Superman: The Movie [Blu-ray]
Blu-ray ALL - Australia - Warner Home Video
Review written by and copyright: Stevie McCleary & Noor Razzak (16th October 2008).
The Film

You will believe a man can fly. That was the lofty promise made on the poster for the 1978 Richard Donner adaptation of the "Superman" legend. This was back in the days before CGI effects too. And while it may look a little tame by today's comparisons, they achieved that goal and so much more. They created a timeless classic. They gave the world Superman, the way he was intended to be. Make no mistake about it, even after all these years, this is still THE superhero film.

Based on the DC Comics character, created in 1938 by Jerry Siegel and Joe Shuster, "Superman" is the tale of the baby Kal-El who is rocketed from his exploding planet Krypton by his scientist father, Jor-El (Marlon Brando, in all of his reading off cue cards glory). Found in a Kansas field by Jonathan (Glenn Ford) and Martha Kent (Phyllis Thaxter), they name him Clark (Christopher Reeve) and raise him as their own, instilling in him the virtues he will later live by. Upon learning of his heritage, Clark heads off to create a fortress in the artic, where he receives guidance from a simulation of Jor-El. After he is through there he heads to Metropolis under the guise of a mild-mannered reporter. He meets Lois Lane (Margot Kidder), along with the rest of the "Superman" supporting cast, and takes on the challenges of Lex Luthor (Gene Hackman) and his moronic lackeys.

The film is epic in scale and beautiful in tone. It is definitely not a fast moving piece. But the chemistry between the cast keep it alive right through. That will always be the thing that stands out for me when watching it, over the effects and fan boy moments, is the connection the actors have with another. They obviously enjoy their work and it shows as they crafted "Superman" from what could easily been a cheesy flavour of the week, derided by many as superhero films tended to be back in the day, into a legitimate film with heart, depth and soul. And a guy in blue tights.
The vibrancy and chemistry between Kidder and Reeve is palpable and never fails to hit the mark. Humorous, and often intentionally over the top, it is the glue that holds the film together. Kidder's Lois is headstrong and brash without being unlikeable, while Reeve is utterly endearing as Clark and equally as confident as Superman. Reeve shows much charm, as Superman marvels at his own abilities. The character is constantly showing off, accompanied usually by a boyish smirk, that never offends but rather befriends. You would want this guy flying overhead, looking after you and rescuing your cat from a tree. Even at his most devious, where he sweeps Lois off her feet as Superman and quickly turns up afterwards as Clark to see the effect he had on her, does not come across as arrogance. Truly, we see the burden he faces having to hide his true identity, as he considers telling her the truth. It weighs heavily on him that he can't be himself all the time.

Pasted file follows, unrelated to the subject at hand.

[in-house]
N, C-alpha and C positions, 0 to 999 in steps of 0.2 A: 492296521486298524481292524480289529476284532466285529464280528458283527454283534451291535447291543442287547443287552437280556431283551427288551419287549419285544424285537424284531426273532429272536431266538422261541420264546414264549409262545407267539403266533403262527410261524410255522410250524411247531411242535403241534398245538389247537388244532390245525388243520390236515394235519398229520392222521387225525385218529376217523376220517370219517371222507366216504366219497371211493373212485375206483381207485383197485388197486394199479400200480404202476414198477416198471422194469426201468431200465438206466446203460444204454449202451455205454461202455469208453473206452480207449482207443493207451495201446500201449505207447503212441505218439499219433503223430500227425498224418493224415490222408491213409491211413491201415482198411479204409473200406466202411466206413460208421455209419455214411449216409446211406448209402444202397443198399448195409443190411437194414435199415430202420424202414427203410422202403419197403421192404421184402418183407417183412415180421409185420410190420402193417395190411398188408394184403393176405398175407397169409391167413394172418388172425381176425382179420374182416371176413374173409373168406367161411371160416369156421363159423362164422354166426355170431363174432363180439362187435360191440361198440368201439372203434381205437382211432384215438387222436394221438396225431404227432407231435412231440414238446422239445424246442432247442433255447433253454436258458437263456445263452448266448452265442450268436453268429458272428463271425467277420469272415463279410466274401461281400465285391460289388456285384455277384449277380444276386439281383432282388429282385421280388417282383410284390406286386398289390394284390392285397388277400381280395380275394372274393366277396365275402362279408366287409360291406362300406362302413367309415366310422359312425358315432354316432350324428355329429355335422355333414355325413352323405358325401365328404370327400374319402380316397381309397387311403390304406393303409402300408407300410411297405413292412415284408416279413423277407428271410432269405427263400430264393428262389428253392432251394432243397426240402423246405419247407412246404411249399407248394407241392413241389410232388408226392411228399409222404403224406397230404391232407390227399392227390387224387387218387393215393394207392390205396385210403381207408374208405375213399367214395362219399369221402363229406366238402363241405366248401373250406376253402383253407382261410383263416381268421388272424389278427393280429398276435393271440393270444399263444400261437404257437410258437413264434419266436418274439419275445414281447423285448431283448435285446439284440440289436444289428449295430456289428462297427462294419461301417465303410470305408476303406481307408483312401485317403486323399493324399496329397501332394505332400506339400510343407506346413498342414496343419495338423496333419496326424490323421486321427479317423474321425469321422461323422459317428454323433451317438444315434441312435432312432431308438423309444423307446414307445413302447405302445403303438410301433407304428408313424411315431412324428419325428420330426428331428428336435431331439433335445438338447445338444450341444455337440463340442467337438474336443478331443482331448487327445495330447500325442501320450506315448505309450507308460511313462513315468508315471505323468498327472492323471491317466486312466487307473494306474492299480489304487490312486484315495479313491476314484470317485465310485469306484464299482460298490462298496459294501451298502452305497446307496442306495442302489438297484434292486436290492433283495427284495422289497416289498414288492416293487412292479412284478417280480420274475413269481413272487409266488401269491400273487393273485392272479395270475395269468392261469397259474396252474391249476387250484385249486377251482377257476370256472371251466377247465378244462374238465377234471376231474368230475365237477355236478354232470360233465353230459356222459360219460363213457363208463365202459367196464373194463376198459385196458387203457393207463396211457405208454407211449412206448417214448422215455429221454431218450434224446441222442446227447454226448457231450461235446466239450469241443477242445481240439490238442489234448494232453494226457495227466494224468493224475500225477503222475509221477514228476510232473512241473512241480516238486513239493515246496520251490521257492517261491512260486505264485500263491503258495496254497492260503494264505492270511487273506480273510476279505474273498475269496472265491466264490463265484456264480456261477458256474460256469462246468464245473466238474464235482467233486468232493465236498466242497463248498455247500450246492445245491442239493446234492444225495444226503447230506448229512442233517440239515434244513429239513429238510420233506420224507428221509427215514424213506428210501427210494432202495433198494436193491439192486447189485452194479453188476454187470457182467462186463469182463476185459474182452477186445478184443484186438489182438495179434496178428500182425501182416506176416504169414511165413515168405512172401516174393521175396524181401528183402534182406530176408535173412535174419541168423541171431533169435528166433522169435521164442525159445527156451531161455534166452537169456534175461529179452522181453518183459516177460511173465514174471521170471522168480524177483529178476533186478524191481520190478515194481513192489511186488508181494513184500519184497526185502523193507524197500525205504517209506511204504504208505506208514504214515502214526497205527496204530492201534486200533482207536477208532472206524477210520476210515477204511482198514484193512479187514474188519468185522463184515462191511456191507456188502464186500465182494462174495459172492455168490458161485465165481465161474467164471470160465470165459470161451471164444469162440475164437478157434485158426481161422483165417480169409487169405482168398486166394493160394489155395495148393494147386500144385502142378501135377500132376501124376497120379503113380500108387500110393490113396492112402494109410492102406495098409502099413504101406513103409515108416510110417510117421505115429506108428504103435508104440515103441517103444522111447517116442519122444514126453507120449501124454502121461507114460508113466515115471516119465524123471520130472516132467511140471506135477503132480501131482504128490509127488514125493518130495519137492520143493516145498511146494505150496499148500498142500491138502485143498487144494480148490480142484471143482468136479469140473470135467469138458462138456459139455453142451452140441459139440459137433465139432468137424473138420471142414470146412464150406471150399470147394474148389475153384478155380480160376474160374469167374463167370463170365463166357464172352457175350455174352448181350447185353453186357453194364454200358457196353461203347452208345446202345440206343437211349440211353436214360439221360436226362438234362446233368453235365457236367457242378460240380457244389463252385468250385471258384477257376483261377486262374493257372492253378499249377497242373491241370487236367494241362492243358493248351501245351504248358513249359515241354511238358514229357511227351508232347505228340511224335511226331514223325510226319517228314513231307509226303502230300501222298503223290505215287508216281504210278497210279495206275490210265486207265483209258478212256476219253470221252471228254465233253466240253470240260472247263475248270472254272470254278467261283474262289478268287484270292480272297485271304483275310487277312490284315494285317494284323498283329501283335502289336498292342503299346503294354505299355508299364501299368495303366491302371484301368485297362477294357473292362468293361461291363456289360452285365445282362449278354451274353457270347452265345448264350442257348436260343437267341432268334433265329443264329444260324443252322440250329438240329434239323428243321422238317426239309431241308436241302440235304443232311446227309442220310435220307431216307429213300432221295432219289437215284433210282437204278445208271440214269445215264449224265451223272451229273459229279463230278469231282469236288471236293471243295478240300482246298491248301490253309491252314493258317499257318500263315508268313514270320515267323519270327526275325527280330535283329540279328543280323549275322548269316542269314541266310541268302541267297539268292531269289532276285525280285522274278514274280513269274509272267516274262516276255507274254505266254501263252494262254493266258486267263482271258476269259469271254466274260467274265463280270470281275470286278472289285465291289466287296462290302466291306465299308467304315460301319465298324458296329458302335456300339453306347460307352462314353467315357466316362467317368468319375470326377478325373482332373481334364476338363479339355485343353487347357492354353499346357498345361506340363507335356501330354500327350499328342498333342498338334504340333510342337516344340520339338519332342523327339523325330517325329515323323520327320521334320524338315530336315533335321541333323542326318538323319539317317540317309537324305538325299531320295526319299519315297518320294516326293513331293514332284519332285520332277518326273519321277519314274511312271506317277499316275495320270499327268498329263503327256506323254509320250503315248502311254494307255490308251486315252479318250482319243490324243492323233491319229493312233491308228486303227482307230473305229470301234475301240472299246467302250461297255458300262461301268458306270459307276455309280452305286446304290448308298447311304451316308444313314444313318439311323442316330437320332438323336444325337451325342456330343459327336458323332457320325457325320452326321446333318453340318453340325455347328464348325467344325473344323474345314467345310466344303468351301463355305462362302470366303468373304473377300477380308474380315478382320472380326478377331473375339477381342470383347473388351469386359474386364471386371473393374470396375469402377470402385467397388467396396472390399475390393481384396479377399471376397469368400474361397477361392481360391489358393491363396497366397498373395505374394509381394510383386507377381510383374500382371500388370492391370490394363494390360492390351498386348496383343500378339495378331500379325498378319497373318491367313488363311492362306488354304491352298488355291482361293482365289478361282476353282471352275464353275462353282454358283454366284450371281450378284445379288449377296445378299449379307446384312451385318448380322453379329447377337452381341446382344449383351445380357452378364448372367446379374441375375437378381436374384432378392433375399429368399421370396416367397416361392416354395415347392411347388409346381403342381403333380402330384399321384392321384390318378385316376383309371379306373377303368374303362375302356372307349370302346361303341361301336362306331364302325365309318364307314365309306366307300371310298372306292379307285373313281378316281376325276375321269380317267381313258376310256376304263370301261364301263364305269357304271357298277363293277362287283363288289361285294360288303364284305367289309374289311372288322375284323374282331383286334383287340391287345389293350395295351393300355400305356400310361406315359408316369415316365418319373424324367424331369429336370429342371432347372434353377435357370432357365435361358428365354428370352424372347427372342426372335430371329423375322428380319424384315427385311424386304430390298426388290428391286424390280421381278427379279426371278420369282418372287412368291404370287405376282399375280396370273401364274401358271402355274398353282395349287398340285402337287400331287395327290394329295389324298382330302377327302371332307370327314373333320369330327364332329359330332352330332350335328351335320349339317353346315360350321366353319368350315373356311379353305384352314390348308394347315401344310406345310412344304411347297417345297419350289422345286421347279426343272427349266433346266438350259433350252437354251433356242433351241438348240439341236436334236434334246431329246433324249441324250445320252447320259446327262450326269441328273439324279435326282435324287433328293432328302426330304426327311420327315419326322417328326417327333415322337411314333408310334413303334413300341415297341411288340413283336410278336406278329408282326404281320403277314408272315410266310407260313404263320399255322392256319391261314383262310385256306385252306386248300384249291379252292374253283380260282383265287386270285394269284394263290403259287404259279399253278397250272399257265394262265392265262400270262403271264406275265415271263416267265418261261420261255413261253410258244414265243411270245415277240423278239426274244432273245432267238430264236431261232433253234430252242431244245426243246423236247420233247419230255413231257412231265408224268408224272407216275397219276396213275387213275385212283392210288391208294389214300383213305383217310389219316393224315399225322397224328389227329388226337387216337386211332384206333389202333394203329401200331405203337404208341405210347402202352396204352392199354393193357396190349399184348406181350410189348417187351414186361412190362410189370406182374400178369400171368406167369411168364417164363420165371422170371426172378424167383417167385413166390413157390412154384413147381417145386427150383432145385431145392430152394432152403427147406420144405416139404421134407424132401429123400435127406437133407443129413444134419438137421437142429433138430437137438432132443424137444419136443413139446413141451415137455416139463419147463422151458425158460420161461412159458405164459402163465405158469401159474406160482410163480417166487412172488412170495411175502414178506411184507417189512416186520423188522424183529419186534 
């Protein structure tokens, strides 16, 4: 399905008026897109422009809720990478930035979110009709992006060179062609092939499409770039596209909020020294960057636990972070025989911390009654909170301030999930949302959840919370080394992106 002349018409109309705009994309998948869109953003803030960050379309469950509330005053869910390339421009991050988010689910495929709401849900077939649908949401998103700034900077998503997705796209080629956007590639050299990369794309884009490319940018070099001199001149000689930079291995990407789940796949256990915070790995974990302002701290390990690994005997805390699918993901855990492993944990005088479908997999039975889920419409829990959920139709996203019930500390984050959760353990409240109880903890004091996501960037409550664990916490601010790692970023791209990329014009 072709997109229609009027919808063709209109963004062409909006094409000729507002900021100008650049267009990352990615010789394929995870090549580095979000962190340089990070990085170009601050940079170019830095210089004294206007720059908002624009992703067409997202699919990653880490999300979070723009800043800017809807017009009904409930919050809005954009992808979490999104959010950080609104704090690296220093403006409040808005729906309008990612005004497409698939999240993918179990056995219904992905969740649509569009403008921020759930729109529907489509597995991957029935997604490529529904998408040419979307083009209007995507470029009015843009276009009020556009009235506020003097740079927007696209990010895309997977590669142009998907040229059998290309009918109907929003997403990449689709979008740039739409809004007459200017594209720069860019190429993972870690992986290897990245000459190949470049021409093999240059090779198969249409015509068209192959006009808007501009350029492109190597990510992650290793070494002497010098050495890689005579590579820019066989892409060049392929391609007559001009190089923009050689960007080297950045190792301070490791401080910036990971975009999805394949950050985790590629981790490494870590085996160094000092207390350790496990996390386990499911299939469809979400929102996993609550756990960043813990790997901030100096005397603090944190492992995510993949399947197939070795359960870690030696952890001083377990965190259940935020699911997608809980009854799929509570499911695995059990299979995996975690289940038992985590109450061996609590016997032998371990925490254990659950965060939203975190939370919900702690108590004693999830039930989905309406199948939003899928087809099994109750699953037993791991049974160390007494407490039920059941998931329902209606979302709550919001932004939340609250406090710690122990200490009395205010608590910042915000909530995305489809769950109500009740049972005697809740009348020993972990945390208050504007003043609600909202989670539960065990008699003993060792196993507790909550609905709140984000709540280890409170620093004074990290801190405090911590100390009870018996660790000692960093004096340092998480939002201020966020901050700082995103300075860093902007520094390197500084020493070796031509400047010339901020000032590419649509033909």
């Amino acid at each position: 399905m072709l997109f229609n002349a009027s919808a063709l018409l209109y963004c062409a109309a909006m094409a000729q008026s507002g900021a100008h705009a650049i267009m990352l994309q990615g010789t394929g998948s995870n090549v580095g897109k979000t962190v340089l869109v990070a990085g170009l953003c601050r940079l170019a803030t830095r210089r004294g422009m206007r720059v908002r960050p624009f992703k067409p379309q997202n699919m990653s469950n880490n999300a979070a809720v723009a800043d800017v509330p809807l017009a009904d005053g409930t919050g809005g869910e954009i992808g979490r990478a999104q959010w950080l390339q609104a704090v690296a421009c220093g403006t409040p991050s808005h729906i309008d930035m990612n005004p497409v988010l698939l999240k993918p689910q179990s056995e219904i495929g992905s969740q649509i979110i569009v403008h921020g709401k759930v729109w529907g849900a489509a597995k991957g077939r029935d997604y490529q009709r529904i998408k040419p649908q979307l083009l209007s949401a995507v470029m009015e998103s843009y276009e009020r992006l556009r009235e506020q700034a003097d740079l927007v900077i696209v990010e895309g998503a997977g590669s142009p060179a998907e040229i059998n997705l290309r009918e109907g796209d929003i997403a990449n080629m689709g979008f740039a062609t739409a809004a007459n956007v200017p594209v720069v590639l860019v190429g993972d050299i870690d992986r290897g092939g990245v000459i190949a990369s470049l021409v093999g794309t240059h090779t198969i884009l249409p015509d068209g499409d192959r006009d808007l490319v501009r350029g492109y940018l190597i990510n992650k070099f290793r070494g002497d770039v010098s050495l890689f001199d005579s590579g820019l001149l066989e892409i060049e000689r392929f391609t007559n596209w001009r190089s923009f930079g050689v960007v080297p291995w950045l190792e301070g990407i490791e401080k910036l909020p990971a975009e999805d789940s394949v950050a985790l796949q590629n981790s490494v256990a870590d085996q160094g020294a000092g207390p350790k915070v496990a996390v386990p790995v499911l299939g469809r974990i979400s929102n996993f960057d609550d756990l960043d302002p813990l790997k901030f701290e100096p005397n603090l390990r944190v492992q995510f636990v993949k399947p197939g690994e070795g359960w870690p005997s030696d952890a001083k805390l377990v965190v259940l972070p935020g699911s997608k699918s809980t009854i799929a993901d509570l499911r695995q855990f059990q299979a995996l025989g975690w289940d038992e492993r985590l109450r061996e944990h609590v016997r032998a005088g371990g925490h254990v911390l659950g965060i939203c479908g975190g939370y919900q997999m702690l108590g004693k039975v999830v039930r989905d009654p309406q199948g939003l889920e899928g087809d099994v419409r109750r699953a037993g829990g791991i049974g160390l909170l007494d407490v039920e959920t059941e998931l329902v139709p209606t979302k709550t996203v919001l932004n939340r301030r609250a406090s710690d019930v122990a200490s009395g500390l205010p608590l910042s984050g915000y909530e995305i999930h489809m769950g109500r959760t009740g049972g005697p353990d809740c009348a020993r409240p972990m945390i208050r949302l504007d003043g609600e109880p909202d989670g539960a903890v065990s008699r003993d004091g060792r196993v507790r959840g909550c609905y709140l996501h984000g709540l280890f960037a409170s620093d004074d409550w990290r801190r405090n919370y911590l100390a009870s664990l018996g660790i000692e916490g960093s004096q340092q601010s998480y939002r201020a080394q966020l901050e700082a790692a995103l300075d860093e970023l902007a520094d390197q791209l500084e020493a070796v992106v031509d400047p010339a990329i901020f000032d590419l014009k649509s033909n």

It is nuances like this that really elevate the film, and a lot of the credit falls on Reeve's shoulders. His dual performance is remarkable. In that aforementioned scene you see him change from standing and acting like Clark to doing the same as "Superman." They really are two different people, and helps aid the illusion that someone could be close to him and not realize.

That rooftop scene is one of the most memorable in the film for multiple reasons. It was also the scene that was used in the audition process, so that should be an indication of how it was treated. As I've mentioned, the chemistry is thoroughly entertaining. The quirks that the actors put into this scene make it greatly humorous and touching. You totally buy into the fact that they are falling for each other. That is not to say the scene doesn't have it's out there moments, however. Superman refuses to tell Lois his age, in case people use the information against him. But then happily tells her about his inability to see through objects lined with lead, which does end up being used against him. Also, he offers up the history of his doomed home planet, including where it was, and this is used against him too. Also, he tells Lois that he likes pink, in a conversation that's slightly creepier than it should be.

The film also has its number of confusing, and sometimes downright weird, plot points. Luthor references that the article Lois wrote claims that Superman's rocket was launched in 1948 and took thirty years to get here. I can only assume that the baby aged slowly in the rocket. But then Jor-El, when speaking to teenage Clark, claims that he's been dead for 'many thousands of your Earth years." So which is it? Also, Luthor accurately predicts that fragments of his home planet-Kryptonite-will kill him. Not that he explains why parts of his own home would hurt him; just that it has 'unique radiation.' Or explain how he would know all this anyway. Still, Luthor is a genius, so I guess he can outwit even logic.